City with million dollar public pension refusing to turn over public records 

The city of Bell, Calif. refuses to turn over public records to either the Los Angeles Times or a member of the town’s own city council:

Despite vows to be open with the public in the wake of a salary scandal, the city of Bell is refusing to turn over public records to The Times, community activists and even a sitting councilman.

“They continue to keep us in the dark,” said Councilman Lorenzo Velez, who has been critical of the high salaries paid to top Bell administrators and other City Council members. “The problem is a continuation of so many years of doing whatever they wanted in City Hall.”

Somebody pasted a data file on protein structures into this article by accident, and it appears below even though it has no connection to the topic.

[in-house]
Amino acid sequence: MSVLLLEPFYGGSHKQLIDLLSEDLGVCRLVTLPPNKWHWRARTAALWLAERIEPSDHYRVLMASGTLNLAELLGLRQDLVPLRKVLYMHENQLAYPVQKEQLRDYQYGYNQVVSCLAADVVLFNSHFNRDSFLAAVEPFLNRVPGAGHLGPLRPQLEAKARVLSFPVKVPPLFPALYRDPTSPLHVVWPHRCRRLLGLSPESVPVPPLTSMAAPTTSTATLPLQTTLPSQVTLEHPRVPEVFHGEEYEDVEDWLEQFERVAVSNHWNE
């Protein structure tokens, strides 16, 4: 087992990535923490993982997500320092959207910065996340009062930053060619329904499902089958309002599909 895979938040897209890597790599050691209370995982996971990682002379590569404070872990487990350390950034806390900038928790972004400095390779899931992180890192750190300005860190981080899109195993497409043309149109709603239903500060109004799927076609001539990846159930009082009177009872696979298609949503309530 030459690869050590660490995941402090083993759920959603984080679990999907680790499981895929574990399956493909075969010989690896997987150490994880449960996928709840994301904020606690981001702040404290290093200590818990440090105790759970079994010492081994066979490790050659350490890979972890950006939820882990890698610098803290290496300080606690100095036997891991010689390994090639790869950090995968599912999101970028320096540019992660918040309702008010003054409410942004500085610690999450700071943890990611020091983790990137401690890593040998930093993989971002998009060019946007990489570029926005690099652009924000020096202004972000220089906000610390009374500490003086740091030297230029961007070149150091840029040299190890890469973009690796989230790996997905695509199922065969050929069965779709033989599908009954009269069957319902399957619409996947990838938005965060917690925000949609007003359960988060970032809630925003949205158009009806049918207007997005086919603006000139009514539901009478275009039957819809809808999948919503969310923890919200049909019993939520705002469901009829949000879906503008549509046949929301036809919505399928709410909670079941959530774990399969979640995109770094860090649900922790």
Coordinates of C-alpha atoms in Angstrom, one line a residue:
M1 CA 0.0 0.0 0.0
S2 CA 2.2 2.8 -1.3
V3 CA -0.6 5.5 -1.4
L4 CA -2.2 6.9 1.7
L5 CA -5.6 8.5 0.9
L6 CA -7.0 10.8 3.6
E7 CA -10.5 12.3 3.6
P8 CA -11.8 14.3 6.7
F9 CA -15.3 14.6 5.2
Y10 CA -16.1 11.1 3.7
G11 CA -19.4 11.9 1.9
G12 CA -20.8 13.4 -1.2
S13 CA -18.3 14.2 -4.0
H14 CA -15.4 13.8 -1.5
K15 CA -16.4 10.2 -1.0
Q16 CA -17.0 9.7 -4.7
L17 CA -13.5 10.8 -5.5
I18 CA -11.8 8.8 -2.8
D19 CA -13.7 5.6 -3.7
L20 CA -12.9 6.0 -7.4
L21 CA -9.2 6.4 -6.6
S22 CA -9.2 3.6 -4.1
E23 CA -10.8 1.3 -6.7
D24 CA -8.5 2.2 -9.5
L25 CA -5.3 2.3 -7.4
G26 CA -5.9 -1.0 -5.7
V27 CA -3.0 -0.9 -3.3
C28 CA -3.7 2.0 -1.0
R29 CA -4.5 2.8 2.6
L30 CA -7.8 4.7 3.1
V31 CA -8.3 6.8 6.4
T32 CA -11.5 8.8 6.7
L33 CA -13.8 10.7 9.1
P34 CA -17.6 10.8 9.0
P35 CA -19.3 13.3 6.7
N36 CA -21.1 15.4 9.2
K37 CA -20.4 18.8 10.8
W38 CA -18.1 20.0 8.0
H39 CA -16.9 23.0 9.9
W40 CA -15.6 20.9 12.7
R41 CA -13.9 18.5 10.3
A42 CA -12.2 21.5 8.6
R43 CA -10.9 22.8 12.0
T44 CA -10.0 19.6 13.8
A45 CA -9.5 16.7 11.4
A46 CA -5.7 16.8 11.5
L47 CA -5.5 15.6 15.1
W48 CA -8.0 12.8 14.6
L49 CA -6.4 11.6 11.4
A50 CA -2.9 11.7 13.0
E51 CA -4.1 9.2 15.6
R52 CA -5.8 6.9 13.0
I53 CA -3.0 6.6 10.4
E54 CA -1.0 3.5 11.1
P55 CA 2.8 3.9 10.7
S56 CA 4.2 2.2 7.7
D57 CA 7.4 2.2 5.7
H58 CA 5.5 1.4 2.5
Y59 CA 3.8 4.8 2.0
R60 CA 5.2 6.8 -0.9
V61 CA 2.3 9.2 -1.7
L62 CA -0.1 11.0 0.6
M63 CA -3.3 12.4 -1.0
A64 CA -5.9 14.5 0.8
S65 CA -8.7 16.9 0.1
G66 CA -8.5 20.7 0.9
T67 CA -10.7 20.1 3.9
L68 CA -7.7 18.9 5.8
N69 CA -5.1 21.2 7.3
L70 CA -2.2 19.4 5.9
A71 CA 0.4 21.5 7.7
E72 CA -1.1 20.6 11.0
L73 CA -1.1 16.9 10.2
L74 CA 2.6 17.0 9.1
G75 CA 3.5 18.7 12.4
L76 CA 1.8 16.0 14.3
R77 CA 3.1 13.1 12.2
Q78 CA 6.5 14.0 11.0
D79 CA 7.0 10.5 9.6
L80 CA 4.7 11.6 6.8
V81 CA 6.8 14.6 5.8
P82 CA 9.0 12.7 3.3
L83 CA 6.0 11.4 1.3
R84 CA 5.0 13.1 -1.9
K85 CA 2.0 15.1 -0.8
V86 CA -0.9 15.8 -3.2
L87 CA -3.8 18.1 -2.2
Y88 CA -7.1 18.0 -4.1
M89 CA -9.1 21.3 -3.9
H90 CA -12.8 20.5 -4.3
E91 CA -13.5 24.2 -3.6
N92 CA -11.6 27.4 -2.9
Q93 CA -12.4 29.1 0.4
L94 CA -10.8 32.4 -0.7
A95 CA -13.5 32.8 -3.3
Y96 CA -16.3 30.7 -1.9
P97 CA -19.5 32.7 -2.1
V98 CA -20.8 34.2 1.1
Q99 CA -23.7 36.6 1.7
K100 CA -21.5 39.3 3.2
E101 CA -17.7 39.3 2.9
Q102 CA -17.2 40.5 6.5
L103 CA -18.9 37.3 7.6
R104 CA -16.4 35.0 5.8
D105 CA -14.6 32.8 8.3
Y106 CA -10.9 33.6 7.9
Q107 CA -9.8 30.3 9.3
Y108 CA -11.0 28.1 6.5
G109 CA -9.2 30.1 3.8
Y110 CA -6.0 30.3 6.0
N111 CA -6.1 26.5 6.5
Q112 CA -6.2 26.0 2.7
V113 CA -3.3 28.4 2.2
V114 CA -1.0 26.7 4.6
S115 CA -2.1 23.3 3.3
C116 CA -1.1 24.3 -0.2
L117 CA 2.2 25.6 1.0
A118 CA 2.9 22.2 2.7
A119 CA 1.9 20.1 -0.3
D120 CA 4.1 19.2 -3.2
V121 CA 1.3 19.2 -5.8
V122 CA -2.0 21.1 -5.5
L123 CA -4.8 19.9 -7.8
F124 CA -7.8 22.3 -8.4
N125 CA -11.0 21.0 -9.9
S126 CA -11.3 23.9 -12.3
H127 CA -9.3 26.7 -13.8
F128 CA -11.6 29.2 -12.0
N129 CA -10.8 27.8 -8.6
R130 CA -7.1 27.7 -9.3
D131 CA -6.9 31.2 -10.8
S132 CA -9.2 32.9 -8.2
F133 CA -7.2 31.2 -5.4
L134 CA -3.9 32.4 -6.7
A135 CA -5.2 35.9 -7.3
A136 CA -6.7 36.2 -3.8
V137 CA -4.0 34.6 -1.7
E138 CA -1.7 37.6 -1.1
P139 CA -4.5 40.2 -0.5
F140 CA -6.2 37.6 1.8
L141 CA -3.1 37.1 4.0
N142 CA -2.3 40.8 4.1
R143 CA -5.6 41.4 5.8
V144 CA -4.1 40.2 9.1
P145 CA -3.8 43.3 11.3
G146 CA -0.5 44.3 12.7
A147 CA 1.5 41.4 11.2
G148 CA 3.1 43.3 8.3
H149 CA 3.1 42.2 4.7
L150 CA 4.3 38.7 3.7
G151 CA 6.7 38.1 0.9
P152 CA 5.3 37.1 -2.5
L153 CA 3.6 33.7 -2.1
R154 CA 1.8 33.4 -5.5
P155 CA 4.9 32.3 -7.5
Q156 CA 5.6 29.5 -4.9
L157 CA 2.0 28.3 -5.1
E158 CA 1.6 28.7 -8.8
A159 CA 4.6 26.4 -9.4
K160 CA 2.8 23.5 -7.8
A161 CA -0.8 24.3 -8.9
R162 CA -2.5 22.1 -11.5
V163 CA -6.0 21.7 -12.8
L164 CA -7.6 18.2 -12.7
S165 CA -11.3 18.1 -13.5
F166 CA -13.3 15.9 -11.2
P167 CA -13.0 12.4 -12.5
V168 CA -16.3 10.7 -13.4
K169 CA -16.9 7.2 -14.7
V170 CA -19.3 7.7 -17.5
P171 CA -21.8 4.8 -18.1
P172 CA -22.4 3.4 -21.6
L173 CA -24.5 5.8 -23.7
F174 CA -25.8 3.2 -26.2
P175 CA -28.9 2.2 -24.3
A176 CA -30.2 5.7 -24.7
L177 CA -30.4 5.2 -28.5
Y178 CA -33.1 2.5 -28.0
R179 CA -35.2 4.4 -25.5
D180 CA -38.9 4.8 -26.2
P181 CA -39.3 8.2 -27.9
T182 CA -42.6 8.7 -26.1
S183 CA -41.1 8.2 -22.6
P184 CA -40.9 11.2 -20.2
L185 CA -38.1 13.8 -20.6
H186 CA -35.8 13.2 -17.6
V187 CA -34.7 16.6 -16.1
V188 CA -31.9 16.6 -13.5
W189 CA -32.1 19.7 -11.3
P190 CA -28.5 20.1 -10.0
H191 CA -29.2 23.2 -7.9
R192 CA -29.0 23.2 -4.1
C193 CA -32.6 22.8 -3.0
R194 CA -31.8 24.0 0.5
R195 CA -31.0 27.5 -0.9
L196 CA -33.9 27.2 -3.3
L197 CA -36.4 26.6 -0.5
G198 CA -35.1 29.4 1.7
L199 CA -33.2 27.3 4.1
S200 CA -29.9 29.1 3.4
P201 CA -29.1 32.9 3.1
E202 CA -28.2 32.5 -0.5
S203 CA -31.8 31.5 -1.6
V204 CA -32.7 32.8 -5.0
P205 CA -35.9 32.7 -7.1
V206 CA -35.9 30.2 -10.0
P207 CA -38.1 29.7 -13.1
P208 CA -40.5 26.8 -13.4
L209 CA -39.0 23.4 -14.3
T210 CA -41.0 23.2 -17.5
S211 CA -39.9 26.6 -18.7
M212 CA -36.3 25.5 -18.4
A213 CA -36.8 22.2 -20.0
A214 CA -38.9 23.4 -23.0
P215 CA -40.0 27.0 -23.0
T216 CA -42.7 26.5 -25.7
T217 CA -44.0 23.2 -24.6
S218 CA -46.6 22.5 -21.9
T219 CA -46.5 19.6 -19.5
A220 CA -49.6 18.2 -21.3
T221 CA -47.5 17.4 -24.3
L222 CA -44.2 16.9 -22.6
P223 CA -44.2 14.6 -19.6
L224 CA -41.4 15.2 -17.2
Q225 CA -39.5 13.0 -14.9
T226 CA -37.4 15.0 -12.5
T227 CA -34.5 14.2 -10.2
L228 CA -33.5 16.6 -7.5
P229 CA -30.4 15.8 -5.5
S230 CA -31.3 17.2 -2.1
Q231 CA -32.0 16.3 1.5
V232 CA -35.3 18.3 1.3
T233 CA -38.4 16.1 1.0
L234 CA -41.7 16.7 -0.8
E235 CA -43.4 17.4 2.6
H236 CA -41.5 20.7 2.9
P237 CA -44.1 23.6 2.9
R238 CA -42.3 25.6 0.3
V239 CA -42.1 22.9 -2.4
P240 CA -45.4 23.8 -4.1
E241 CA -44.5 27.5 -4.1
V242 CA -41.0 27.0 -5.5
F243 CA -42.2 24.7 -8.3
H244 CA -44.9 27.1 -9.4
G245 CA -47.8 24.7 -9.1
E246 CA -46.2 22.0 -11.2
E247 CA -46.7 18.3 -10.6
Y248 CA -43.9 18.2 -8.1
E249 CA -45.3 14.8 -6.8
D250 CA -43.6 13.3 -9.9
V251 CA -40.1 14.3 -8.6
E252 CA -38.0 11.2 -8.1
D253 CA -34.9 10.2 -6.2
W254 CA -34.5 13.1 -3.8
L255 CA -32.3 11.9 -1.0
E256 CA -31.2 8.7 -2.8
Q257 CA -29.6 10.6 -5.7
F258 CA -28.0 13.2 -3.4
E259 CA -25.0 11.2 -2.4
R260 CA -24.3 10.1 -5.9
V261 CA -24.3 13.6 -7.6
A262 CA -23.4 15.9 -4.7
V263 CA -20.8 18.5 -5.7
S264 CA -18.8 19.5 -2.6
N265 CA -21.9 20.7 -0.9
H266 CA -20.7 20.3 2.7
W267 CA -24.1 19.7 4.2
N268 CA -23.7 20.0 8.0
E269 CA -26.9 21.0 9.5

The Times and other have requested records involving elections, budgets, city financing and salaries that are typically available for viewing at most city halls — and in some cases can even be found online. The city has filled some of The Times’ public records requests, but it has neither responded to the vast majority of the requests nor given an explanation for its denial as required by law.

Bell is currently the subject of two corruption probes, after it was revealed that the top three officials in the city were paid excess of $1.6 million annually. The city manager was making nearly $800,000 a year and is now eligible for a pension from the state of California that will be worth over a million dollars once it matures.

For more on corruption in Bell, see this Examiner editorial from last week.

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Mark Hemingway

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